The use of hood ornaments wasn’t proposed until the Hugos (which missed a year) were revived in 1955 by the Cleveland Worldcon committee. They hoped Jack McKnight would make their Hugo rockets, too, but their letters brought no replies. Nick Falasca asked, couldn’t they simply use Oldsmobile “Rocket 88” model hood ornaments? They ordered one of the ornaments from the local dealer. Unfortunately, the rocket had a hollow underside; hood ornaments did not prove to be a cheap and easy solution after all. Instead, Ben Jason had the Hoffman Bronze Co. prepare a pattern rocket from his design, and that rocket does bear a resemblance to the 88 logo from the trunk lid of a 1955 Oldsmobile “Rocket 88.” That’s the Hugo rocket shape in use to this day.

Conquest of SpaceMilton Rothman said Jack McKnight’s original stubby-winged 1953 Hugo rocket was inspired by Willy Ley. Presumably he meant the cover of Ley’s 1949 book, The Conquest of Space. The original Hugo rocket looked more or less like the Moon rocket Chesley Bonestell painted for the cover of Ley’s book. The general impression is of a rocket about the same size as used in the 1950 movie Destination Moon, for which Bonestell also did the matte and scene paintings. We know that the Luna, flown in Destination Moon, was 45 meters or 150 feet tall. (Bonestell’s image has never ceased to fascinate Hugo designers: the cinematic Moonscape of the 1996 Hugo base, with Hugo rocket in the foreground, pays homage to Destination Moon.)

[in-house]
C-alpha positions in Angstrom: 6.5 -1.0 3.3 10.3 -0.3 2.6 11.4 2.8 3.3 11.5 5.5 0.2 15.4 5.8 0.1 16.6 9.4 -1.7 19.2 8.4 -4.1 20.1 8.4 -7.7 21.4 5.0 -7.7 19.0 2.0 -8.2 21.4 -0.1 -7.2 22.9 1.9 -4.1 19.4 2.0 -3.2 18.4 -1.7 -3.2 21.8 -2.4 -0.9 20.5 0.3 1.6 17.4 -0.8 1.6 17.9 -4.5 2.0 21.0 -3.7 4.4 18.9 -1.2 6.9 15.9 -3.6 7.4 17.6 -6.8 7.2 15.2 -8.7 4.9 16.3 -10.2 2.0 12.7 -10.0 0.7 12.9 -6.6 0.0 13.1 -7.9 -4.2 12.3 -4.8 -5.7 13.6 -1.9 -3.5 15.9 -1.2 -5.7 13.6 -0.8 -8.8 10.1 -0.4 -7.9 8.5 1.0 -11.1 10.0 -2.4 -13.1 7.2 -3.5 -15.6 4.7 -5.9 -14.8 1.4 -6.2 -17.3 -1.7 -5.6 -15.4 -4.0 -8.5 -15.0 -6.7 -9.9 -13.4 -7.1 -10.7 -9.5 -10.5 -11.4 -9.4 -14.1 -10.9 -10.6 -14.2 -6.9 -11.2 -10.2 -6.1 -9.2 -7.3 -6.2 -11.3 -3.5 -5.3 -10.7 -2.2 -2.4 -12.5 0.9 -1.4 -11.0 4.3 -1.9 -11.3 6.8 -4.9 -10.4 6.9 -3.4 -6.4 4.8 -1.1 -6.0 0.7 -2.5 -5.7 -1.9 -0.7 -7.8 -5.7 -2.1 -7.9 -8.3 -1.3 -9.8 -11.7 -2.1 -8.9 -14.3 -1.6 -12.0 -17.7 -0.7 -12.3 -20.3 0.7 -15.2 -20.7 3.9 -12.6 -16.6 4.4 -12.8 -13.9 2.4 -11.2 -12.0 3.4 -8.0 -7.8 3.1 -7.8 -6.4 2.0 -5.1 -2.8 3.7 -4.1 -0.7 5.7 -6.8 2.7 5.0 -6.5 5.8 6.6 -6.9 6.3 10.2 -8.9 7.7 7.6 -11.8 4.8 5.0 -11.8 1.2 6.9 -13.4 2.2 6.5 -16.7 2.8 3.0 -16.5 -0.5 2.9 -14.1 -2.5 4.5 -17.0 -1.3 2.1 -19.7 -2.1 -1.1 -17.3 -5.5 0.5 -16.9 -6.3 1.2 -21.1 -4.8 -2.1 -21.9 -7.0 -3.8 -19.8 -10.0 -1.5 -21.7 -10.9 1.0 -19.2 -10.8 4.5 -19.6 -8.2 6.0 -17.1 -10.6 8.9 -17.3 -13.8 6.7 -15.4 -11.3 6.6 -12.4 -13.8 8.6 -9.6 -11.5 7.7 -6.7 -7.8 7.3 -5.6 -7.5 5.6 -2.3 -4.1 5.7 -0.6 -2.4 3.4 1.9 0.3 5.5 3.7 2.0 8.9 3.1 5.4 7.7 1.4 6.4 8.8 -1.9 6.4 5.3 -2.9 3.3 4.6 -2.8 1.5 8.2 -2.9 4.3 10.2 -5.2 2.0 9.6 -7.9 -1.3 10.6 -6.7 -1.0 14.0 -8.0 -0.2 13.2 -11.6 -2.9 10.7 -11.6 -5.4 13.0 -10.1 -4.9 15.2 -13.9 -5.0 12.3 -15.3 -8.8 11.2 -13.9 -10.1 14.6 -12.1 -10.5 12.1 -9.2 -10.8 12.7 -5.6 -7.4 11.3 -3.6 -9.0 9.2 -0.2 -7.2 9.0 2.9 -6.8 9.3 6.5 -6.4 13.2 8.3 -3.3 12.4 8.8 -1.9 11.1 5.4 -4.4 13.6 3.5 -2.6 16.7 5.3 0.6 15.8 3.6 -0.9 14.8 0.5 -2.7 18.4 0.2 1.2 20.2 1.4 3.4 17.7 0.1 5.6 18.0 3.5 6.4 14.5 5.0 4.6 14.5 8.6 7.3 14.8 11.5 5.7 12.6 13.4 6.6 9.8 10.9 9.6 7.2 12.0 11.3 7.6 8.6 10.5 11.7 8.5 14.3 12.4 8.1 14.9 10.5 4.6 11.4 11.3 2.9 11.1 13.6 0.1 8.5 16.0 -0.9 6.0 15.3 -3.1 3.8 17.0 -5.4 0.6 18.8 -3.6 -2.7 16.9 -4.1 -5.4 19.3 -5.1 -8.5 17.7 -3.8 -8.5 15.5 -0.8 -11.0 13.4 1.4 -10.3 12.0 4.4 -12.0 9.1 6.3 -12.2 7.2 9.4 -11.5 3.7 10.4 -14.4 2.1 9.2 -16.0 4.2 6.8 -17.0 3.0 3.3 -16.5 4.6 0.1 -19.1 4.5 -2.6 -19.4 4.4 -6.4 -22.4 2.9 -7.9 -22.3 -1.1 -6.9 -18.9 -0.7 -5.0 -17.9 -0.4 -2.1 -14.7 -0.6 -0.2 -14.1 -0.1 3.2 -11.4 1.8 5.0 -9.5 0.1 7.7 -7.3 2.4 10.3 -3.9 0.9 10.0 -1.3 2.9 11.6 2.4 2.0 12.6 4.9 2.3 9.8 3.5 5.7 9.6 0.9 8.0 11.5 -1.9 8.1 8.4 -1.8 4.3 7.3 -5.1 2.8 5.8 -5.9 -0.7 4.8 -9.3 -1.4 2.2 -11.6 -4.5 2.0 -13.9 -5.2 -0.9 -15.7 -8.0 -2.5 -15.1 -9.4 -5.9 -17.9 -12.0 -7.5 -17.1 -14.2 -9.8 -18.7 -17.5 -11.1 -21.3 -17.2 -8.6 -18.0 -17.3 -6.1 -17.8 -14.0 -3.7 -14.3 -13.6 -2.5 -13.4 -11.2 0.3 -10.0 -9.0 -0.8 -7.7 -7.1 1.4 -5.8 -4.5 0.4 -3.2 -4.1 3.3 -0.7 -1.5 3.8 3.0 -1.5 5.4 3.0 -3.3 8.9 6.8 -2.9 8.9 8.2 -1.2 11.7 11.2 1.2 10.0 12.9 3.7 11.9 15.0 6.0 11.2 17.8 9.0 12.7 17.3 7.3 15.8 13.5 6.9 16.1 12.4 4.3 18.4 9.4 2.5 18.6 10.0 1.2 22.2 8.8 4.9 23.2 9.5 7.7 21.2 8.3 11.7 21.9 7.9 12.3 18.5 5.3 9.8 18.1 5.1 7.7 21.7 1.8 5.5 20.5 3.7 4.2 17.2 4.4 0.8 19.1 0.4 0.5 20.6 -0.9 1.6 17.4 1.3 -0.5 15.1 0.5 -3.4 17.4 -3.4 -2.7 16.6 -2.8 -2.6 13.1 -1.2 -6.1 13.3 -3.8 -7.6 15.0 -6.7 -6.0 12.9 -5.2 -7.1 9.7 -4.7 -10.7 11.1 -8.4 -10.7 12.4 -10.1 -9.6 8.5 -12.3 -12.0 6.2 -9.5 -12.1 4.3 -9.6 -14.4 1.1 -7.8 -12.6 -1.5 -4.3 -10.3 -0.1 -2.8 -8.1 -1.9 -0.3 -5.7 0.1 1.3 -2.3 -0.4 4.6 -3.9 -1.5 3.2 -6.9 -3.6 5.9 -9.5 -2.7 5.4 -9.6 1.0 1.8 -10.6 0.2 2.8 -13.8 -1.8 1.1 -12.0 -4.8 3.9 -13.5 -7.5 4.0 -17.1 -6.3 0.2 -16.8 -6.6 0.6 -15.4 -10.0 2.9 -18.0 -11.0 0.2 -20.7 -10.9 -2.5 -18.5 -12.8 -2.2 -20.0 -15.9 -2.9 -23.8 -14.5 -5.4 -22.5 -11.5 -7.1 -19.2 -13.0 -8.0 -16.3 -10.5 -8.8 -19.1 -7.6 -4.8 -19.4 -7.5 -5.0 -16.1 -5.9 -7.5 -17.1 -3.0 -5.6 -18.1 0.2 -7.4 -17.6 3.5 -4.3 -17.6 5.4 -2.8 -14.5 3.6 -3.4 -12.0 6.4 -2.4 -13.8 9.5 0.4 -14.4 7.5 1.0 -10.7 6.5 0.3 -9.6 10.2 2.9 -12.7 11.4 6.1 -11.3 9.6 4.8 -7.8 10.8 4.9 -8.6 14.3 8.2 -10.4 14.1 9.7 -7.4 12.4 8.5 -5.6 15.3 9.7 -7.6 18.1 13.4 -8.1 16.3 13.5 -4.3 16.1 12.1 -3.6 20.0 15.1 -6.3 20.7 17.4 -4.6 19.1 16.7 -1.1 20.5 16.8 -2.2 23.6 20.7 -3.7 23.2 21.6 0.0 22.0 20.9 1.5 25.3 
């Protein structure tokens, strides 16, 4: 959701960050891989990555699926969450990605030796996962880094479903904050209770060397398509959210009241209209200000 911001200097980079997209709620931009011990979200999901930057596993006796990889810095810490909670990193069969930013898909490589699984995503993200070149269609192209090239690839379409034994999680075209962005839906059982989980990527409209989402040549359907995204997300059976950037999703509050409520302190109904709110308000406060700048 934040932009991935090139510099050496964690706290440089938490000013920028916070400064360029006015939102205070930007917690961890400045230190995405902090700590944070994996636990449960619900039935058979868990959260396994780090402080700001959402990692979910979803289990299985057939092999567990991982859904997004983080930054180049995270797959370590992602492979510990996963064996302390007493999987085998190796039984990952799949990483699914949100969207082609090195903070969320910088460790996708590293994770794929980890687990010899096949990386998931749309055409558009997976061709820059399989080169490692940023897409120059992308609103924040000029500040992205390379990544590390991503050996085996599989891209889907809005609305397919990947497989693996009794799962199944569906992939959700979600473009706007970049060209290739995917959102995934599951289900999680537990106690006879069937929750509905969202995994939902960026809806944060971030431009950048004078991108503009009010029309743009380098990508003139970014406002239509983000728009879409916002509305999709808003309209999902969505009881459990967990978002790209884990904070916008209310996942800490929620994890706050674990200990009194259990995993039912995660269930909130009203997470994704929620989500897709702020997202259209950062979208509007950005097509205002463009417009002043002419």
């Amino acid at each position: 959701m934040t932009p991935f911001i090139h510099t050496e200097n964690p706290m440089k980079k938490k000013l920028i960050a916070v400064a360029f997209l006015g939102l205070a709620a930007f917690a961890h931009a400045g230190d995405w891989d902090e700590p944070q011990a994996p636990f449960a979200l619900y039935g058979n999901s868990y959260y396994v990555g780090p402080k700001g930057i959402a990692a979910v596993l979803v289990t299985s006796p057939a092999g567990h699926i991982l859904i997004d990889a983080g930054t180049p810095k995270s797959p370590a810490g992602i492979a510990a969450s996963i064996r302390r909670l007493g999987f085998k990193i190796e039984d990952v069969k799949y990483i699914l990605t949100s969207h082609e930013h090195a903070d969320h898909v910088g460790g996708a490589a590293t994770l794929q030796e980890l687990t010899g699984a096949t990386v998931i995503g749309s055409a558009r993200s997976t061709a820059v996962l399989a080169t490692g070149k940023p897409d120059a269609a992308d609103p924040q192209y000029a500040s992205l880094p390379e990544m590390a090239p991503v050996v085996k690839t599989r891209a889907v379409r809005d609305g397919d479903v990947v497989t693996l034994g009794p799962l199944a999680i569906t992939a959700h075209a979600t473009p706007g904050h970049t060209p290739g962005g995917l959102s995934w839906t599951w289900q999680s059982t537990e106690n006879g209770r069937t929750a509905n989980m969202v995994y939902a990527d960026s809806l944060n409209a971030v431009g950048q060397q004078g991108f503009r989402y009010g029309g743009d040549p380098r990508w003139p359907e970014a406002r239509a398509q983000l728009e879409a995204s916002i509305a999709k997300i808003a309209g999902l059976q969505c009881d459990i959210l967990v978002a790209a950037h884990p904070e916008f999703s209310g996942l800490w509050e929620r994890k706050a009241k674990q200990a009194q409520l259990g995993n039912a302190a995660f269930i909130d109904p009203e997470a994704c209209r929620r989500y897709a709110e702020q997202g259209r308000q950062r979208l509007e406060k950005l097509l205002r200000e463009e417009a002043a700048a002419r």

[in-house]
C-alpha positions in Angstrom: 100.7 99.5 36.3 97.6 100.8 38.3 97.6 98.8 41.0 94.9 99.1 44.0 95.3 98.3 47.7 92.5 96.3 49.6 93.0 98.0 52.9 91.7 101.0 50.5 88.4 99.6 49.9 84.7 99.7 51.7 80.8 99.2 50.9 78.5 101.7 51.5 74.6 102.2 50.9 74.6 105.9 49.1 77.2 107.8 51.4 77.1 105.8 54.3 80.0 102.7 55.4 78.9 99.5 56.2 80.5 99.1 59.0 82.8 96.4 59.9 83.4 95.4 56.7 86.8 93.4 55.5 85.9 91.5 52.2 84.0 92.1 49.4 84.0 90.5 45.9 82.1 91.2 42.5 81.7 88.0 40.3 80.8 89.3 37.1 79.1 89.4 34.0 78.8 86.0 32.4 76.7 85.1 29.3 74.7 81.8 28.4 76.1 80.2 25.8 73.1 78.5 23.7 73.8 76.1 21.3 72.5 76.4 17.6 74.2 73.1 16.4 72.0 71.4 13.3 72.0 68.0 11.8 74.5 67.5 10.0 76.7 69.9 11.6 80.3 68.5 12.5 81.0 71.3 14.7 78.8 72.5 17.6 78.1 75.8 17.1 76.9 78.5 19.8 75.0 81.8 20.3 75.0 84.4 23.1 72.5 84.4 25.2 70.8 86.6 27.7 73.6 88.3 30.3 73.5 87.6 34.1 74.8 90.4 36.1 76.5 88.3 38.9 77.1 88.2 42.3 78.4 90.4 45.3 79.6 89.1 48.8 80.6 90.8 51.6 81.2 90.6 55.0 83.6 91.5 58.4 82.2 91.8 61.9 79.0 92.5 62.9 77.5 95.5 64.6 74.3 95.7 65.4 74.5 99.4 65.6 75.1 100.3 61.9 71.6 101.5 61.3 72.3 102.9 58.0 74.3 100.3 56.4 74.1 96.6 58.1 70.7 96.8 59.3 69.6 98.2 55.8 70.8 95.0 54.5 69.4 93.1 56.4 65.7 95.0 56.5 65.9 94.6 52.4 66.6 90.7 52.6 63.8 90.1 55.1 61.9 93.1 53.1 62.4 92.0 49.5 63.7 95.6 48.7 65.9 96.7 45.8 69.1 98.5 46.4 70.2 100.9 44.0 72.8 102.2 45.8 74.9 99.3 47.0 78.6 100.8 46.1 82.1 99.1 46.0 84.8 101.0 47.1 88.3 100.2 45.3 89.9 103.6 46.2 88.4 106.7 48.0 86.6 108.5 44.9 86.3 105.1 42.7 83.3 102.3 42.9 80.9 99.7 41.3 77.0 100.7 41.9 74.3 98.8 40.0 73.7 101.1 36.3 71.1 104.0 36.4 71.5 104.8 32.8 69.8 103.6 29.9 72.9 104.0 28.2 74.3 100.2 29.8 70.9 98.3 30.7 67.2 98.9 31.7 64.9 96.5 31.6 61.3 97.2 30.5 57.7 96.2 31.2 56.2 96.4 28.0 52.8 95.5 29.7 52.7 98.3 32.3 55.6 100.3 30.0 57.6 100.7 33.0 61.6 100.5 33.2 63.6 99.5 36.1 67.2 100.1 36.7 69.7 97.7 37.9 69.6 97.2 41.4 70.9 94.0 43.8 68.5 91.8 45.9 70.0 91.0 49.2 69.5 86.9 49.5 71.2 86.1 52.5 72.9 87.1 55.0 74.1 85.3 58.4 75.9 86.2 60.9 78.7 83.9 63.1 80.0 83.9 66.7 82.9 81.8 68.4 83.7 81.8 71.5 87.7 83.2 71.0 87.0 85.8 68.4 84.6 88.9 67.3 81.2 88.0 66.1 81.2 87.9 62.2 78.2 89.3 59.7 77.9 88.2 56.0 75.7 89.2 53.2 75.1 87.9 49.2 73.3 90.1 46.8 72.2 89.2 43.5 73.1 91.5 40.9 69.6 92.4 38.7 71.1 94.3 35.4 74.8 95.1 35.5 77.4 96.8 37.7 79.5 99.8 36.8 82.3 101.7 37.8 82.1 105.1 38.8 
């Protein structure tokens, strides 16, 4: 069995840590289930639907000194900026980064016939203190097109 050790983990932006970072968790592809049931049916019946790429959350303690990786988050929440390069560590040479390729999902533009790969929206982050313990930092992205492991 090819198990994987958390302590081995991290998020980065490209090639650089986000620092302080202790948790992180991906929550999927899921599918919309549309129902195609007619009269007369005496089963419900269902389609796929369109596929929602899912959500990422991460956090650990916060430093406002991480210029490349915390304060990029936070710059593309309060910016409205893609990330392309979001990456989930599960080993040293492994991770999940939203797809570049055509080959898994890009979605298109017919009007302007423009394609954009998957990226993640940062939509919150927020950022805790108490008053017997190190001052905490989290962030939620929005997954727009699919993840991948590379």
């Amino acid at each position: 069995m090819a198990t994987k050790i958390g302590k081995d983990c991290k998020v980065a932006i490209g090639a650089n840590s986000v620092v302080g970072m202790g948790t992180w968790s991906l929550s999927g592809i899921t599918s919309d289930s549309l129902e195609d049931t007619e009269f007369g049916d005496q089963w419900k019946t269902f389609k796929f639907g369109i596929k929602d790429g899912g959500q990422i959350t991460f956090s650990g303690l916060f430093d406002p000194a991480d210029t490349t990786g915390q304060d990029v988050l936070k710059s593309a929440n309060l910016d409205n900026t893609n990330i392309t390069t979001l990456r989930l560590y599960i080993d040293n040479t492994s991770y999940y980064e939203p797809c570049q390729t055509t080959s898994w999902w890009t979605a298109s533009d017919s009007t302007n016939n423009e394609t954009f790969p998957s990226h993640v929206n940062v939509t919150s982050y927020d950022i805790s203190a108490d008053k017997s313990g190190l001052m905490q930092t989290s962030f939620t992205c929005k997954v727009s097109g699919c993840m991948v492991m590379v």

In the end, the fairest and most logical answer is that our hypothetical Hugo is the same size as Destination Moon’s Luna, 150 feet tall. That makes the Hugo similar in size to the legendary Ultraman, and allows us to conclude the Nippon 2007 base shows the two images in proper proportion. Case closed.

That gives us about a week to get ready for this year’s Hugo controversies…